Student’s t-test was used to compare normally distributed parameters and the Mann-Whitney U test was used for non-normally distributed parameters. The chi-squared test was used to compare ratios. Analyses were performed using the SPSS v20 program. Results with p<0.05 were considered to be significant.


General Characteristics of the Study Group

Between April, 2020 and September, 2021, ninety-five COVID-19 patients who applied with neurological complaints were identified (n=95). Of these, 40% had cognitive impairments (n=38). Sixteen of these patients agreed to further examination and to having a neurocognitive test battery. The mean age of the test group (n=16) was 37.4±13.0 years [standard deviation (SD)]. Four of the patients were male and 12 were female. The median years of education of the patients was 15 years [interquartile range (IQR)=2]. All but two were infected during the pre-vaccination period and were treated with favipravir. Disease severity was found to be mild in 15 patients and moderate in one patient. The patient who had moderate COVID-19 was hospitalized for 12 days and received nasal oxygen therapy during this period. There were no patients who needed intensive care.

The mean age of the control group (n=15) was 36.7±11 (SD), and their median years of education was 15 years (IQR=4). There was no statistically significant difference between these parameters (p>0.05).

Neurocognitive Assessment

The cognitive test results of the patients and controls are given in Table 1.

It was seen that post-COVID patients were no different from the controls in terms of their general cognitive performance. There was no difference between the patients and the controls in their enhanced cued recall test total scores. When spontaneous recall was evaluated separately, it was observed that the patients had statistically significantly lower scores (p=0.03). Attention and complex attention skills assessed by digit span tests, as well as verbal language skills were found to be similar in the two groups. Although executive functions and central processing speed (trail making A, B and recalling the months backward tests) were lower in the patient group, the differences were not statistically significant (p=0.07; p=0.14 and p=0.22, respectively). There was no difference between the patients and the controls in their abstract thinking or visuospatial skills.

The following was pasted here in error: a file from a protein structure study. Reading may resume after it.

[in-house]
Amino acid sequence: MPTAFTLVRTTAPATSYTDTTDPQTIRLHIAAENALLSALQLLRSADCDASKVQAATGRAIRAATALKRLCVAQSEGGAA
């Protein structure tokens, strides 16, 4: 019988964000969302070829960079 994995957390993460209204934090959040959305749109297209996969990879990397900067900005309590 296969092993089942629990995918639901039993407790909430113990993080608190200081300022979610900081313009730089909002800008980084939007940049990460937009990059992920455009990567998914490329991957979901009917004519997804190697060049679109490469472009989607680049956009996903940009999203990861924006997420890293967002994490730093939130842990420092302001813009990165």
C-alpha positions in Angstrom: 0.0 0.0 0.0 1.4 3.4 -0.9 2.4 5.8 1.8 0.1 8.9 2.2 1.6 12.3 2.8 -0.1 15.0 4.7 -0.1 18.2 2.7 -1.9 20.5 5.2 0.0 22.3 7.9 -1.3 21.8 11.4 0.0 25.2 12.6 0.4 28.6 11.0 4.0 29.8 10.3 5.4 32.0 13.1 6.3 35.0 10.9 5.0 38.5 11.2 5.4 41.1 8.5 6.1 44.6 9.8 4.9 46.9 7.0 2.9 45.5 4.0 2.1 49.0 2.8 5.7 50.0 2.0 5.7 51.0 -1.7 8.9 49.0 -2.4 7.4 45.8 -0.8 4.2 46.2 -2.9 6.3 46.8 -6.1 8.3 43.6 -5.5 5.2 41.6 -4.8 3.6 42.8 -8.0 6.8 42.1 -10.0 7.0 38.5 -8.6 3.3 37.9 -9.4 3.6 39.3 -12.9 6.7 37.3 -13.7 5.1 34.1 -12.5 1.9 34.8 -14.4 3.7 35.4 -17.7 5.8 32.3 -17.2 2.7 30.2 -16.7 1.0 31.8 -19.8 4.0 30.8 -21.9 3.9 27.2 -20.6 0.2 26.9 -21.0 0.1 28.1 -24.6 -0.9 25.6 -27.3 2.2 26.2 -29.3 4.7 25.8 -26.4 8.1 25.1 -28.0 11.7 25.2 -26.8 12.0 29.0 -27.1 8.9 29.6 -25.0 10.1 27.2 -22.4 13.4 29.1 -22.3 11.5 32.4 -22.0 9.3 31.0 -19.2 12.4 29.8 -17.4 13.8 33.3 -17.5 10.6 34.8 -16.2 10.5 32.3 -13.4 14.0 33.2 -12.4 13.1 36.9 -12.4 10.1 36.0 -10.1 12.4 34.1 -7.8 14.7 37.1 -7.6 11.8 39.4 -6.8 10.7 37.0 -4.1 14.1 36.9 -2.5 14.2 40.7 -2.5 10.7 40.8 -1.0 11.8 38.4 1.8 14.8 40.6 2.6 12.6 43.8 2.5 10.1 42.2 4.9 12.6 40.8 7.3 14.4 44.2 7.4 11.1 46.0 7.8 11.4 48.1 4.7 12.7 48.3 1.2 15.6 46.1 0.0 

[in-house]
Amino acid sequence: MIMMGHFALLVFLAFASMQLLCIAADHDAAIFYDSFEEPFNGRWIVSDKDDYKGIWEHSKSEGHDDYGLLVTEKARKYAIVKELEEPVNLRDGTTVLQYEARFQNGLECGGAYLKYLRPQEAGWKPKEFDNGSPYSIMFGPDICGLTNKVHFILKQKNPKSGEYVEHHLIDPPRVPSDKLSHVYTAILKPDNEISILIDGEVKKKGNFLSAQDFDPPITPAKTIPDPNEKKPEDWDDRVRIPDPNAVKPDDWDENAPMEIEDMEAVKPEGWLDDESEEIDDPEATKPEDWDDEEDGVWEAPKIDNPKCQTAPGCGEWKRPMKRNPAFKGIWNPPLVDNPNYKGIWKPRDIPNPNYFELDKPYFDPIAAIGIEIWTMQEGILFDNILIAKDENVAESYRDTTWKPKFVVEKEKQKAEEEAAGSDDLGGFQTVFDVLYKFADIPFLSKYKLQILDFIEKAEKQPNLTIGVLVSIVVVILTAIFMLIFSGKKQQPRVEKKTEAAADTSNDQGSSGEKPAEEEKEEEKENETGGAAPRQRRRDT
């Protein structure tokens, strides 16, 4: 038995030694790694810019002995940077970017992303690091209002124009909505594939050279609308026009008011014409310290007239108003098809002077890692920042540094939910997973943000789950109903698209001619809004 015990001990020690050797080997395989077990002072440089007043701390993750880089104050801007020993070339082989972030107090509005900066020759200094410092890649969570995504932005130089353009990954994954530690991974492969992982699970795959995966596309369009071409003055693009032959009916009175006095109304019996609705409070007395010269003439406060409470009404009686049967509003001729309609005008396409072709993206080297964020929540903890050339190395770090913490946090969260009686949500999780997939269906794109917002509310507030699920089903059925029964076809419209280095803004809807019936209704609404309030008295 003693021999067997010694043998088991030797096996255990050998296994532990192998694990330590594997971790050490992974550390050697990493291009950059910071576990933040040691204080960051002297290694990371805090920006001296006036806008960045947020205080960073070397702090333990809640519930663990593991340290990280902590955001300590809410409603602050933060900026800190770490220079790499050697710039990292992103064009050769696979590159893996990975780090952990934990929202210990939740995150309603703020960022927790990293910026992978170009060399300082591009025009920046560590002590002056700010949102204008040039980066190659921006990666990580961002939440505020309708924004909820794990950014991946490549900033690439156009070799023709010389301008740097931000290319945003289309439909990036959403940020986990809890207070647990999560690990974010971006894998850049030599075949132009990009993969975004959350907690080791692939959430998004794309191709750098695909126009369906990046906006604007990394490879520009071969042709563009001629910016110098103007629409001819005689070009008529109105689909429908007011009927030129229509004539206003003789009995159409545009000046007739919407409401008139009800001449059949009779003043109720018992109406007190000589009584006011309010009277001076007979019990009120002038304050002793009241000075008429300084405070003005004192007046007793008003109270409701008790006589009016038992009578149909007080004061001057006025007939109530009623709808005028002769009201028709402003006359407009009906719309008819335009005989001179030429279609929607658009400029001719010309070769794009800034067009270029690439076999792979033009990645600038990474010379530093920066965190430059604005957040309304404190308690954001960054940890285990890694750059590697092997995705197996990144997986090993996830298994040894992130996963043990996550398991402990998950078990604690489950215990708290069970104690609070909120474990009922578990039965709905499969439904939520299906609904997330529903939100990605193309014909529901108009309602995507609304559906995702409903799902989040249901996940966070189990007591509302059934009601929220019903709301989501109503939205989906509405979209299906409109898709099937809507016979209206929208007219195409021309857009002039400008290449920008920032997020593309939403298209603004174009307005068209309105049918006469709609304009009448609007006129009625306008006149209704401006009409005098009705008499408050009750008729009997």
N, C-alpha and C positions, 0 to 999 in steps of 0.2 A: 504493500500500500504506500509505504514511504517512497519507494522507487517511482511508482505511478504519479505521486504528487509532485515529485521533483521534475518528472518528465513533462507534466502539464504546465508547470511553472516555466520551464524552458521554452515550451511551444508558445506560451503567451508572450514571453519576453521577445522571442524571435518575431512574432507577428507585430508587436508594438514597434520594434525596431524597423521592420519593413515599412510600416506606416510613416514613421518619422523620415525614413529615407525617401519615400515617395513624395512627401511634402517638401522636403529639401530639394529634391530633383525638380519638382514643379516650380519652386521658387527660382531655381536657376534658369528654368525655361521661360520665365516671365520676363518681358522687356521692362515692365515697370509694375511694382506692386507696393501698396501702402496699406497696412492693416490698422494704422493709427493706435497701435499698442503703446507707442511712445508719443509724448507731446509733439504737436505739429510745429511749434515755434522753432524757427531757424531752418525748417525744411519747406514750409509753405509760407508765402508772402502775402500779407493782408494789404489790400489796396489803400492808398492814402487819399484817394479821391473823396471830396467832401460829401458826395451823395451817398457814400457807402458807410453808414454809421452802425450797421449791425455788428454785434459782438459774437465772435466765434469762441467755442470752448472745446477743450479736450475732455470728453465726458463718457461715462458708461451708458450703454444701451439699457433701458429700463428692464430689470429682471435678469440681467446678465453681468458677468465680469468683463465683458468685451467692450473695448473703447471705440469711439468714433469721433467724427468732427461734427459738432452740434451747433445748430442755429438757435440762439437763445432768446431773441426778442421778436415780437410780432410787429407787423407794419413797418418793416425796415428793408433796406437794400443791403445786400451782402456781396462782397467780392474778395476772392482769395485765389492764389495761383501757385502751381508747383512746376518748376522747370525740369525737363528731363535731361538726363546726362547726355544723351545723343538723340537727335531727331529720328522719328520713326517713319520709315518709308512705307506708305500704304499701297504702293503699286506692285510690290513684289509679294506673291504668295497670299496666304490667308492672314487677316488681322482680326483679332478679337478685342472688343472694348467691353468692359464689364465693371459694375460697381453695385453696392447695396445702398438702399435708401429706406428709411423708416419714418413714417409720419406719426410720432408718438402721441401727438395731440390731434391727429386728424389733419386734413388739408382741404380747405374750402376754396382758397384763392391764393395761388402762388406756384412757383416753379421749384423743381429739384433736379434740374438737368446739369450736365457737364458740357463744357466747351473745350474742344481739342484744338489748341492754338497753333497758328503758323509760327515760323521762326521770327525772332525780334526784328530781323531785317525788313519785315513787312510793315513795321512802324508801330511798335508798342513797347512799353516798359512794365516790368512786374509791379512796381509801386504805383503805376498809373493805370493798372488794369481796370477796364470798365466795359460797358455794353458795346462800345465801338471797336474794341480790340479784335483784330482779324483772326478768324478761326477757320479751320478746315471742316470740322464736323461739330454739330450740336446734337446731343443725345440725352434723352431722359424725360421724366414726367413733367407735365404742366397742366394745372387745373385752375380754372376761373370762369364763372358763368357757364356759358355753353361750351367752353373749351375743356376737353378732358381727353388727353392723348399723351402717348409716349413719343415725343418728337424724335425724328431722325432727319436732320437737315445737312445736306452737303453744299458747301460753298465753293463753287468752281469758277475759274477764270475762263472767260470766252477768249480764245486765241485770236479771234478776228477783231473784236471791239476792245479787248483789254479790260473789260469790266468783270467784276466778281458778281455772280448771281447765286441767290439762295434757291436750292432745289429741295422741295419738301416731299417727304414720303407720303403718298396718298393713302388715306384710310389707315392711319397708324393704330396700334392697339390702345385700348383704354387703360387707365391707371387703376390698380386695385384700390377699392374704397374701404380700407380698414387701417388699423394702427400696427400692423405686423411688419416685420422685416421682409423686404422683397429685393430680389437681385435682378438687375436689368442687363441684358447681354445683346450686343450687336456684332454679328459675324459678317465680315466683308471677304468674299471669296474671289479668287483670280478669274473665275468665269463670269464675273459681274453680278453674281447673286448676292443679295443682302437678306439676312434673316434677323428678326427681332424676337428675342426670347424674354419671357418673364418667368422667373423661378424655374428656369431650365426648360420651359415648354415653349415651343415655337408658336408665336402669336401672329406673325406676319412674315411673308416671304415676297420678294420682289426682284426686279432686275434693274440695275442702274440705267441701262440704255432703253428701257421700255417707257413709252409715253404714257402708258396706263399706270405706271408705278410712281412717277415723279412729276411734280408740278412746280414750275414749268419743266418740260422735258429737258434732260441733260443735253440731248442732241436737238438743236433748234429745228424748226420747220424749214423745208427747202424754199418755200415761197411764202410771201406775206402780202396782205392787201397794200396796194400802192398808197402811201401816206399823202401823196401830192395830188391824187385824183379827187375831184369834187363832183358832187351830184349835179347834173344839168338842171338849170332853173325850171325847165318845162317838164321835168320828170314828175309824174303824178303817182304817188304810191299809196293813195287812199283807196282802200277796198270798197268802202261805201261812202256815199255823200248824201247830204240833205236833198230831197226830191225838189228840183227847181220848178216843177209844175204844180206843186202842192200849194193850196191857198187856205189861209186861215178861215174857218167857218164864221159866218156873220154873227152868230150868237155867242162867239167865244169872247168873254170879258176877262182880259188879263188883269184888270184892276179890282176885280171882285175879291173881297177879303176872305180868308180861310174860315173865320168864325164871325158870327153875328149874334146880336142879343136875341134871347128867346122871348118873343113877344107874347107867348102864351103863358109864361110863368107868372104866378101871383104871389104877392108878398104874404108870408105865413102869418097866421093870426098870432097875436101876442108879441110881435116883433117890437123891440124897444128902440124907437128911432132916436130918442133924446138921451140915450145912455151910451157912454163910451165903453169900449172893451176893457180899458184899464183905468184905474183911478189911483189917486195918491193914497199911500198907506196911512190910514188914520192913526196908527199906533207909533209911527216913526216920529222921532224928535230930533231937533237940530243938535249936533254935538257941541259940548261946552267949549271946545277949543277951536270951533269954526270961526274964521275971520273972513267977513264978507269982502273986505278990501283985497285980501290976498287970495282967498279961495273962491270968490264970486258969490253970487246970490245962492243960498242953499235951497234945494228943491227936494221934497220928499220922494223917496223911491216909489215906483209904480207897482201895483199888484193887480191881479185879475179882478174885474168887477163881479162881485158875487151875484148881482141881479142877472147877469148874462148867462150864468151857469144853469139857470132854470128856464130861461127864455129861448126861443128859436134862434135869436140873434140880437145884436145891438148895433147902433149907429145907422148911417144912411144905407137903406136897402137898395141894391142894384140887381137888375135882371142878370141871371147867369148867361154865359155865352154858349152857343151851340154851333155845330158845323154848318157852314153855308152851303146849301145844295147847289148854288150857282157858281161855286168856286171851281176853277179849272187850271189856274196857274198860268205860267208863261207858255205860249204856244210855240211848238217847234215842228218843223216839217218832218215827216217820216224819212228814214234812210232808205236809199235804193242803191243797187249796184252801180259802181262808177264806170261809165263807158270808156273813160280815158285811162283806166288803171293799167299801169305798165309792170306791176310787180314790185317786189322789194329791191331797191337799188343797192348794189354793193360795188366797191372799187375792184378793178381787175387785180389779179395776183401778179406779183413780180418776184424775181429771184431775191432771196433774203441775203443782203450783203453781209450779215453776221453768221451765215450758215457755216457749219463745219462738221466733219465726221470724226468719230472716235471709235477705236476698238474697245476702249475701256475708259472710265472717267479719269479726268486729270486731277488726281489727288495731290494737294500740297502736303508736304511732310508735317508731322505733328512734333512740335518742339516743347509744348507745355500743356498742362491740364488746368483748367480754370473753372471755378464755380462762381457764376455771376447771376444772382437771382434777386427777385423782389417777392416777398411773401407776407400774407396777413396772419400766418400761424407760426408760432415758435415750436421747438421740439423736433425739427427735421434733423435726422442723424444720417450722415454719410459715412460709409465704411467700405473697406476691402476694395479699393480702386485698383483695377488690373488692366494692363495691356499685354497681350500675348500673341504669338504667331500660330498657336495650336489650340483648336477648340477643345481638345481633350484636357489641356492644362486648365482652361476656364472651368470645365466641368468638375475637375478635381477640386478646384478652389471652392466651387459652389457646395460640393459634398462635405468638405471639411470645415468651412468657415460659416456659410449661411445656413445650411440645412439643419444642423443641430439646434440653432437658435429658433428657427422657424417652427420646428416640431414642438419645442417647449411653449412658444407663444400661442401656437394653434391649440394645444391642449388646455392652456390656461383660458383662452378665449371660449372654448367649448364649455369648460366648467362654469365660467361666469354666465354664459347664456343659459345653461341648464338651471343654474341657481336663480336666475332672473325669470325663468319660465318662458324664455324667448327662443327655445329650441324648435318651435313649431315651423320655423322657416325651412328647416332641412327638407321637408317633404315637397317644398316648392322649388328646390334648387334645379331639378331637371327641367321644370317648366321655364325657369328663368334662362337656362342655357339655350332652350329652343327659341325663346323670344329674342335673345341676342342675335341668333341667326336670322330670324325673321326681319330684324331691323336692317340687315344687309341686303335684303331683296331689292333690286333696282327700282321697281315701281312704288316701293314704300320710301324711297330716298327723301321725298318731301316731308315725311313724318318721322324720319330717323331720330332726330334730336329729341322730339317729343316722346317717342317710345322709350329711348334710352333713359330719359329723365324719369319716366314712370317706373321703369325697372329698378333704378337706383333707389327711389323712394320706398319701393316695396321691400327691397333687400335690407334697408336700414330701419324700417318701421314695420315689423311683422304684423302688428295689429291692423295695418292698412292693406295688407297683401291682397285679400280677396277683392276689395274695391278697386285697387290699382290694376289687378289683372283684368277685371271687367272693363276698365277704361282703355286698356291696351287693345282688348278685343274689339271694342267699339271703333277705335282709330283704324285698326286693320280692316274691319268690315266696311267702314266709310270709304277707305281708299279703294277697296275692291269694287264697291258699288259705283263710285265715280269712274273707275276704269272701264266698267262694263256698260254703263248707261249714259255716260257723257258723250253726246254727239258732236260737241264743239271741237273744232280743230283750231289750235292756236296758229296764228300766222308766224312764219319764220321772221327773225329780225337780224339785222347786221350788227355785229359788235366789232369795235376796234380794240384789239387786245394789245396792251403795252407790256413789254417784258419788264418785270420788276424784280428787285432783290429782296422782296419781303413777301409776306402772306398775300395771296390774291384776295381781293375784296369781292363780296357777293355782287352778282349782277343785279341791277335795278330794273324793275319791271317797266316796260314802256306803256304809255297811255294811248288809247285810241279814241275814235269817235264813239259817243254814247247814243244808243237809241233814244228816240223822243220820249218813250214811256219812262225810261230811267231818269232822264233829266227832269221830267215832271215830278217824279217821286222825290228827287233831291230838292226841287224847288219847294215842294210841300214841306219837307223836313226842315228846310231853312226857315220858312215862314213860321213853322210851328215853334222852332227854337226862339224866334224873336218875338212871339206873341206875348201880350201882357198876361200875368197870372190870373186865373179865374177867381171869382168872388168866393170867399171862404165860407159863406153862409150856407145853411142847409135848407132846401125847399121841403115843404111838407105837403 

When the patient results were assessed individually rather than as a group, it was seen that almost all the results were “normal” according to the normative thresholds, and only one patient could not complete the trail making B-test. In other words, despite subjective complaints, post-COVID patients had no supra-threshold impairment reflected in the detailed cognitive test results.

There were 5 patients who underwent brain MRI after cognitive evaluation. No imaging findings were found in three of these patients. Non-specific hyper-intensities in the frontoparietal subcortical white matter were reported in one. In one patient, hyper-intense lesions were detected in the right frontoparietal and left callososeptal interface (Figure 1).

Clinical Follow-up

Sixteen patients who underwent neurocognitive evaluation were contacted by phone at the end of the first year. They were asked if their cognitive complaints had persisted. Except for one patient, all of the group stated that their complaints had disappeared after a few months (median 120 days) and they had recovered to their former state. Only one patient stated that his complaints still continued. This patient was invited to the outpatient clinic and the tests were repeated. It was observed that both the first tests and the second evaluation made one year later were within normal limits and did not show any temporal changes. It was discovered that this patient was also diagnosed with anxiety disorder and treatment was started.


This study revealed the following findings which may correspond to the daily cognitive complaints of post-COVID patients: i) Patients had normal “encoding”, but spontaneous recall was significantly low. ii) There were differences between the patient groups, although not statistically significant, indicating a decrease in executive functions and mental processing speed. iii) Almost all of the patients were within the “normal” range when standard tests with normative data were used. iv) By the end of one year, the symptoms of brain fog had disappeared.